Nikki Allen speaks to Avtar Sidhu, owner of Simply Fresh in Kenilworth, to find out how retailers can make more from functional and energy drinks this summer.
Gone are the days when shoppers were happy for their energy drinks to come in one or two flavours. Consumers are looking for a wide range of options.
“There’s been a lot of marketing support and new products and flavours launching in the energy drinks category in the last few years – I think it’s a big part of why the category is so successful,” says Avtar Sidhu, of Simply Fresh in Kenilworth, Warwickshire.
Consumers are demanding more choice from the category, which is driving growth. Amy Burgess, trade communications manager at Coca-Cola European Partners, says fruity flavours like Relentless Cherry, Apple & Kiwi and Passion Punch are popular.
Adrian Troy, marketing director for AG Barr, agrees. “Brands offering a range of flavours are popular because they don’t define how an energy drink should taste,” he explains.
Flavours not only drive spend, they also can attract new customers, especially if you can offer a wider range than your competition.
Mark Sterratt, head of market, strategy & planning at Lucozade Ribena Suntory, says: “Fans of flavours will keep returning to their local convenience store to purchase drinks.”
Sidhu says you should make sure your range dedicates enough space to major brands as these are what your shoppers are looking for. “Energy drinks are one of the biggest drivers of footfall and profits in our store,” he adds.
“Big brands like Red Bull and Monster sell really well for us, especially in multipacks, so we always make sure we’re well stocked.”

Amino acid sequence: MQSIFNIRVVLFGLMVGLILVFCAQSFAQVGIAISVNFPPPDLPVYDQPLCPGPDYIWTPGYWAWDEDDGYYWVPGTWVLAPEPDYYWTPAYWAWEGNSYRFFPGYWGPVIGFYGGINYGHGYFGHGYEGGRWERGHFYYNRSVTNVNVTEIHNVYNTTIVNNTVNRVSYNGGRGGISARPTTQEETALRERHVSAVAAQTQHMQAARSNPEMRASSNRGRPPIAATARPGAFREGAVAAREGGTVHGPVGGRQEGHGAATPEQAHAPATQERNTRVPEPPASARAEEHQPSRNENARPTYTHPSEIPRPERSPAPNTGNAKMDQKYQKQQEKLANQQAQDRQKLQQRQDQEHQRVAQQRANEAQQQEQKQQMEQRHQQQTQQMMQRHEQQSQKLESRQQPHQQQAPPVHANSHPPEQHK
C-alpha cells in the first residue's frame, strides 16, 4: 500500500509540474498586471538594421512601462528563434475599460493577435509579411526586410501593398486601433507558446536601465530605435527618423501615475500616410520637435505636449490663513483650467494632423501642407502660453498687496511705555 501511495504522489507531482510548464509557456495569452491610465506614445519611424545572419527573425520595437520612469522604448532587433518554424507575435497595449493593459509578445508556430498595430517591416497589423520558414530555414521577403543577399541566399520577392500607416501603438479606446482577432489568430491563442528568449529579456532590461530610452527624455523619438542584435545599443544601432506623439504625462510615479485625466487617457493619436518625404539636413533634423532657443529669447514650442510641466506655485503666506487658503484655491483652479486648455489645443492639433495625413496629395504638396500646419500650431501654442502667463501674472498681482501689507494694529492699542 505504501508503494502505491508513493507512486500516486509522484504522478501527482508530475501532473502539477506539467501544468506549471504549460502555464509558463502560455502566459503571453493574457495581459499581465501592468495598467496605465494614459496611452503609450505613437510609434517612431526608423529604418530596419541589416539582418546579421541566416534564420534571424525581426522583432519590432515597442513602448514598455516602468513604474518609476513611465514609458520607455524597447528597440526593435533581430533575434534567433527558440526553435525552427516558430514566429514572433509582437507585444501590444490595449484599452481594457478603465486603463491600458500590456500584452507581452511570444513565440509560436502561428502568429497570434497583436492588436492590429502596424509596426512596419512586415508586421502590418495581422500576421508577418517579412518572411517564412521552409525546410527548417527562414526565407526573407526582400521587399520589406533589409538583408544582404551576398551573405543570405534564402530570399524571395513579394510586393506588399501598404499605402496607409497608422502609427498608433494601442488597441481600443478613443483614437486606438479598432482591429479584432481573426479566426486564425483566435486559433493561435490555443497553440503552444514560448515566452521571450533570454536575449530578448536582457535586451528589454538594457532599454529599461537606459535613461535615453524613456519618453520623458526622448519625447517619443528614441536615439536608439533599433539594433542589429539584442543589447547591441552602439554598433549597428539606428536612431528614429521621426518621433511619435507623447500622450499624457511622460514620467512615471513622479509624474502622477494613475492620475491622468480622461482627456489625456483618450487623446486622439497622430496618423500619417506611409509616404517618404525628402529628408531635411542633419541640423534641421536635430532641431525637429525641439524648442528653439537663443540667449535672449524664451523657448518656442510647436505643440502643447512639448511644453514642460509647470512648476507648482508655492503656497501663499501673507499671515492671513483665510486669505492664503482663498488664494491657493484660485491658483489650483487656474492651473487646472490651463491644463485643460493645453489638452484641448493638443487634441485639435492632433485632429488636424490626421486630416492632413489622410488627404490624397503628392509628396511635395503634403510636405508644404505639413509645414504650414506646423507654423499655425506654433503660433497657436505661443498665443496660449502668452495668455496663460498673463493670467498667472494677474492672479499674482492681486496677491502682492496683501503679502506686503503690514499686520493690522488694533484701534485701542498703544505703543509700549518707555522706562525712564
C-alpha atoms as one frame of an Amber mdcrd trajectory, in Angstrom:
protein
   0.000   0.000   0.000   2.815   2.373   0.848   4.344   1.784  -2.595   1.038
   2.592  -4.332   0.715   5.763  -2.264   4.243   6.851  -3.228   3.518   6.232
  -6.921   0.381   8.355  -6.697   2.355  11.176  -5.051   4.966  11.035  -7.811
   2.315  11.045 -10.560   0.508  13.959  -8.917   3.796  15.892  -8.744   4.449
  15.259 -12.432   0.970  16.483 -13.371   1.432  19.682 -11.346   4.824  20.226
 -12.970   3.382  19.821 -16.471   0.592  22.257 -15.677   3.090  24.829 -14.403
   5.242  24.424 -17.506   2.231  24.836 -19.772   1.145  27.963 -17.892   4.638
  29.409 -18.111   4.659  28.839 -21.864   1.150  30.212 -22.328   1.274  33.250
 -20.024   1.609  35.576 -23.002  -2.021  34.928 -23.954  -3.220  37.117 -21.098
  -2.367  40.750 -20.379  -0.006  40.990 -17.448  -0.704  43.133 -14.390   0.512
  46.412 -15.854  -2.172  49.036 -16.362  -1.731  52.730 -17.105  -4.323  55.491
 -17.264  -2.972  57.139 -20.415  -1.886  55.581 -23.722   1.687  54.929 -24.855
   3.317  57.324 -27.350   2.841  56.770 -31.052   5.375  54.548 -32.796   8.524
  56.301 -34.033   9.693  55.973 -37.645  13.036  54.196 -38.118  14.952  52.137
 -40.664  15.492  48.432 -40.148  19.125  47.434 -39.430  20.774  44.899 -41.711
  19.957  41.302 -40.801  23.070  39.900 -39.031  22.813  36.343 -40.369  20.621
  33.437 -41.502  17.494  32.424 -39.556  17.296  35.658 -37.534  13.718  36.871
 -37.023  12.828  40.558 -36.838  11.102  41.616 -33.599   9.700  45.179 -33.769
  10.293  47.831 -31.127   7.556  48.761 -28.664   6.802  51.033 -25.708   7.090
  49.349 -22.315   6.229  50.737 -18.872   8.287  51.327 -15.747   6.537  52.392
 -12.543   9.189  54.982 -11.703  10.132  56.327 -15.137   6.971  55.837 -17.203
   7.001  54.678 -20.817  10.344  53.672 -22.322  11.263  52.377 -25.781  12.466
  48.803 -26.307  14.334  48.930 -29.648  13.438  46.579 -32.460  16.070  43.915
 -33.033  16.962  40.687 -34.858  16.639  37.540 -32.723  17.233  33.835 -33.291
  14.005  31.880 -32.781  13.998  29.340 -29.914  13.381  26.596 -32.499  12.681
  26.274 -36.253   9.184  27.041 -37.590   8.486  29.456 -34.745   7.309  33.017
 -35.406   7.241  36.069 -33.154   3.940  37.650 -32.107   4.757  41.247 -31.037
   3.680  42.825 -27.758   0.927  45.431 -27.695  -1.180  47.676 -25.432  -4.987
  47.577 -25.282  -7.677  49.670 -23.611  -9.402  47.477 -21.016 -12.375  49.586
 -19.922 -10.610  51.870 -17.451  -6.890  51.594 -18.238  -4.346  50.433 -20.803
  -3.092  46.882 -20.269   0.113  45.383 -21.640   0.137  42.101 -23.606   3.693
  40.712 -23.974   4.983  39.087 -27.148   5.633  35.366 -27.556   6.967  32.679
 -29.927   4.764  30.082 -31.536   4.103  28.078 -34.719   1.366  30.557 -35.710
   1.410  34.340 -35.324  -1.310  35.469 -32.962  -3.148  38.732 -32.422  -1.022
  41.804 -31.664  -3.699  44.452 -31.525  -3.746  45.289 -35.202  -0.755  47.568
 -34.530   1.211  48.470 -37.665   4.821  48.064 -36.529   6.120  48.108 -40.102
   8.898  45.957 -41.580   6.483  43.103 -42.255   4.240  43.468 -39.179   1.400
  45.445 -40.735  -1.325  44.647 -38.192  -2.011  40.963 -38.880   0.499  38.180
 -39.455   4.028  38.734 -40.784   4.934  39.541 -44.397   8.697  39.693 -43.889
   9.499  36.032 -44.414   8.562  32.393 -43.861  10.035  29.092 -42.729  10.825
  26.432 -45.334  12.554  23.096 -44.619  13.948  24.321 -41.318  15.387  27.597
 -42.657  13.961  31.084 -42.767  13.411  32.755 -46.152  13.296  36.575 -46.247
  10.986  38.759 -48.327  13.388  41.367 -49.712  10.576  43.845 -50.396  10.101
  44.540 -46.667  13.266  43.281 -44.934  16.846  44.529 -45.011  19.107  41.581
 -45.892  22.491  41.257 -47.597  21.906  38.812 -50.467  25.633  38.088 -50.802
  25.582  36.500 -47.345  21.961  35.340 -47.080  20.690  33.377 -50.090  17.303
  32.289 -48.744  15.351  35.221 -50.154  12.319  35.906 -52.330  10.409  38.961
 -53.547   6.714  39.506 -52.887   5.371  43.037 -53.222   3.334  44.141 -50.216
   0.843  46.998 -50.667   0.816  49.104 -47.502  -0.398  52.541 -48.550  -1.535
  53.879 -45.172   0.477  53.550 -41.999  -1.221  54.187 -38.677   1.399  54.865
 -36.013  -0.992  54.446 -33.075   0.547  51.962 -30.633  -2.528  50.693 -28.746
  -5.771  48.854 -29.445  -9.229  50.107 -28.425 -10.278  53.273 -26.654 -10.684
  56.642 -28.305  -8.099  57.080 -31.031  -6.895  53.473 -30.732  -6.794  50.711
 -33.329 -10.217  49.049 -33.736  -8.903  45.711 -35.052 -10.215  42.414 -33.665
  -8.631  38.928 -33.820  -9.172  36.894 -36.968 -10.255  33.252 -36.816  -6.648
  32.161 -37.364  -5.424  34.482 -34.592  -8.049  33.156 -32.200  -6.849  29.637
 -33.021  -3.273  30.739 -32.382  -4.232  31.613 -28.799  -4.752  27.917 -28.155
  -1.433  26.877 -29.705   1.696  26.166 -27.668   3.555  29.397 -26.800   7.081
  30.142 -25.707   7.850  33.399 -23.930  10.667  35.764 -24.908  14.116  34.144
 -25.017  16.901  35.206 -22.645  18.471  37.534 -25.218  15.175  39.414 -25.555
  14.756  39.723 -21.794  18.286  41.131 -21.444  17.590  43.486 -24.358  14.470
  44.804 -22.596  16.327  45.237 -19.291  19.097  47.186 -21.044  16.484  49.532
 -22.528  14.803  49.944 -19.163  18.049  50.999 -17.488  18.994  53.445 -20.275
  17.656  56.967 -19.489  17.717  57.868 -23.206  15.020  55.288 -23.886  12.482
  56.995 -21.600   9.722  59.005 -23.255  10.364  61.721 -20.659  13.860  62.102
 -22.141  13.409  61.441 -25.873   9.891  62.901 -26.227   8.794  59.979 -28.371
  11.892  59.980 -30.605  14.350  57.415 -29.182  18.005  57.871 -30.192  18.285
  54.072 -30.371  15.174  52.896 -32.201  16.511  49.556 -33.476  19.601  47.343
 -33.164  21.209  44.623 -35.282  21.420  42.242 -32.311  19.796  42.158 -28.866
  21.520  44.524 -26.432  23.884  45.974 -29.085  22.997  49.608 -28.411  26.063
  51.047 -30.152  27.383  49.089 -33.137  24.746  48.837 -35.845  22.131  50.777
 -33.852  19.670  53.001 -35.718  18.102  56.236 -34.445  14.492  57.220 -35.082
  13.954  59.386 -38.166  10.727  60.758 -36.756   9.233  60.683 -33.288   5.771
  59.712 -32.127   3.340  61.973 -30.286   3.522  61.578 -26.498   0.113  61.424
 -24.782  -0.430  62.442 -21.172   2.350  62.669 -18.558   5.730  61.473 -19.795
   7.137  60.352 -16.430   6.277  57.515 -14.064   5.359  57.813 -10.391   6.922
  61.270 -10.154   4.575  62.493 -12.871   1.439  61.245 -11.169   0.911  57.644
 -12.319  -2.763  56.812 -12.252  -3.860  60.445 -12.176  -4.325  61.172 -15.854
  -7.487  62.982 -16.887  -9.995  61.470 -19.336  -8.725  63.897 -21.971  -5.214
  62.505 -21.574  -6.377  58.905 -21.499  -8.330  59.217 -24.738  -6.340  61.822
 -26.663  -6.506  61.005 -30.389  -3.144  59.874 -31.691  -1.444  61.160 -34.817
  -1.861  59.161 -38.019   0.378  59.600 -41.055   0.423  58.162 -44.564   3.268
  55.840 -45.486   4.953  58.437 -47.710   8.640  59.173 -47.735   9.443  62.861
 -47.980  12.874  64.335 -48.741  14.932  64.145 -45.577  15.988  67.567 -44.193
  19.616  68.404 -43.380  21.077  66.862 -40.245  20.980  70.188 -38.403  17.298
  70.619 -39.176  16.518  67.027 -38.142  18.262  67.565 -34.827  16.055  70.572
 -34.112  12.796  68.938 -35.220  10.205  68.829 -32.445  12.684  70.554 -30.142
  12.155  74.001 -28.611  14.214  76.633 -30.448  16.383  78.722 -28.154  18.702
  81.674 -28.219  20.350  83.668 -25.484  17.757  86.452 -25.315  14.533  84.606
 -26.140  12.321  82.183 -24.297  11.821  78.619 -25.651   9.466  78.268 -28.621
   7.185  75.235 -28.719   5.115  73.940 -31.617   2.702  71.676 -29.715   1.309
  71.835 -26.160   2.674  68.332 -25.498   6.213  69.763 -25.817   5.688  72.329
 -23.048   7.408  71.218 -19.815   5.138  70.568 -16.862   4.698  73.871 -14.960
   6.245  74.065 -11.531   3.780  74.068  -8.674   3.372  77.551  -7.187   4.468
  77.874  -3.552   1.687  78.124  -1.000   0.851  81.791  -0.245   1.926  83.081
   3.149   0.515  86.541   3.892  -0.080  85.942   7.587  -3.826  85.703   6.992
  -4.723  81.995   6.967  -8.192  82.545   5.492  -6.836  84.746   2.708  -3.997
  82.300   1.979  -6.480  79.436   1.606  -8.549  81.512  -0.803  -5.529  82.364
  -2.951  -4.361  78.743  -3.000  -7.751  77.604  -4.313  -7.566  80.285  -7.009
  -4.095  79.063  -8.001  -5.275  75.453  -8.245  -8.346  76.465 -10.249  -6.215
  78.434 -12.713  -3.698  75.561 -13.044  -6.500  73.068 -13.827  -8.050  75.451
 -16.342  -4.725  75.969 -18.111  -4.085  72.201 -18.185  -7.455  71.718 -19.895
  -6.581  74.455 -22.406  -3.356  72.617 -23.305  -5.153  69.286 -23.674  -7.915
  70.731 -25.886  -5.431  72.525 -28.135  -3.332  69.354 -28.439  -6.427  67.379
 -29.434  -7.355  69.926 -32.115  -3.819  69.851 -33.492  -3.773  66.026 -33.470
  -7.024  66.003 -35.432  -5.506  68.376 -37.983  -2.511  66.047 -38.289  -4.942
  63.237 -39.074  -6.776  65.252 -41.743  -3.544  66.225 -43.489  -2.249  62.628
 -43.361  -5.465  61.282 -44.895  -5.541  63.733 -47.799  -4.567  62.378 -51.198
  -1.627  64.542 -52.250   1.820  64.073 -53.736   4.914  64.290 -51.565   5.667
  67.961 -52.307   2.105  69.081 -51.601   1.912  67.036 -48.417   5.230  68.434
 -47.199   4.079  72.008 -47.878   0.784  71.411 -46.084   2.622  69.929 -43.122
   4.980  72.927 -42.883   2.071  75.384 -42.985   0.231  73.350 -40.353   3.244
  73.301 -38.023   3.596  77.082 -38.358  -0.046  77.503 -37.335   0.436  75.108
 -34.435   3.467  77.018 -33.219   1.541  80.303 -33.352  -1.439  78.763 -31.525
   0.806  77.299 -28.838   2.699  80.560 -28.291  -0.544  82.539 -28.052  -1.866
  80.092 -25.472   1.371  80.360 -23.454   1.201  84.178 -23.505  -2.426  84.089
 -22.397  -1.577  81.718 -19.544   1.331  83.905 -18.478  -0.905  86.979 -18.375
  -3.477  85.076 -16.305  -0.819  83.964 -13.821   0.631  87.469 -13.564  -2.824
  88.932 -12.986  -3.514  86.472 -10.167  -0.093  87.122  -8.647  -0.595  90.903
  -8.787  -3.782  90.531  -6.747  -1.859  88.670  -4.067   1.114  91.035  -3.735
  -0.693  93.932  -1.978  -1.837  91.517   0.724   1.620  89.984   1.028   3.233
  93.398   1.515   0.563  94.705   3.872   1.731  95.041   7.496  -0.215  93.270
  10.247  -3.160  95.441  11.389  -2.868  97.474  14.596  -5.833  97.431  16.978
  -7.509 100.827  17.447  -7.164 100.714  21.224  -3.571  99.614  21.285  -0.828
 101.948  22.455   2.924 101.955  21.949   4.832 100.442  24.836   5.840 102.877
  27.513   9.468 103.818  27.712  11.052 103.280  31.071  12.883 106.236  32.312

While taste and flavour are important to shoppers, consumers want drinks that do more than just taste good and quench their thirst, says Nyree Chambers, head of marketing for Grace Foods.
“Shoppers are looking to functional drinks to help fuel their busy lifestyles, and provide much-needed nutrition on the go,” she says. “Functional dairy drinks like Nurishment act as a convenient ‘gap-filler’.”
Vitamin-enriched waters are more popular than ever, with 33% of consumer drinking them.
Jon Burton, Landmark Wholesale senior trading controller, says: “Shoppers are looking for healthier options to reduce tiredness and boost energy levels.”
“Soft drinks with an added function, like vitamins, minerals or even iced coffees with caffeine, are doing really well,” agrees Sidhu. “I’d urge other independent retailers to stock up.”
Protein drinks are growing faster in convenience than in any other channel.
Kirsty Birks, Boost strategy director, says: “This shows independent retailers have an opportunity to grow sales in an innovative new category.” The supplier launched Protein Boost in January, which contains 20g of protein and less than 150 calories.
A big part of the success of protein drinks is down to consumers’ busy lifestyles and increased concerns about health.
“More shelf space is now being allocated to nutritious drinks rather than sugar-laden soft drinks, and with breakfast habits evolving, retailers should tap into this opportunity,” recommends Zoe Brimfield, Weetabix brand manager.
It’s not yet clear if protein drinks will be a long-term trend, but the sector presents convenience retailers with increased sales right now.
“There’s no denying protein is a real trend at the moment and we’re seeing a lot of sales,” says Sidhu, “but I don’t know if they’ll still be so popular in a year’s time.”
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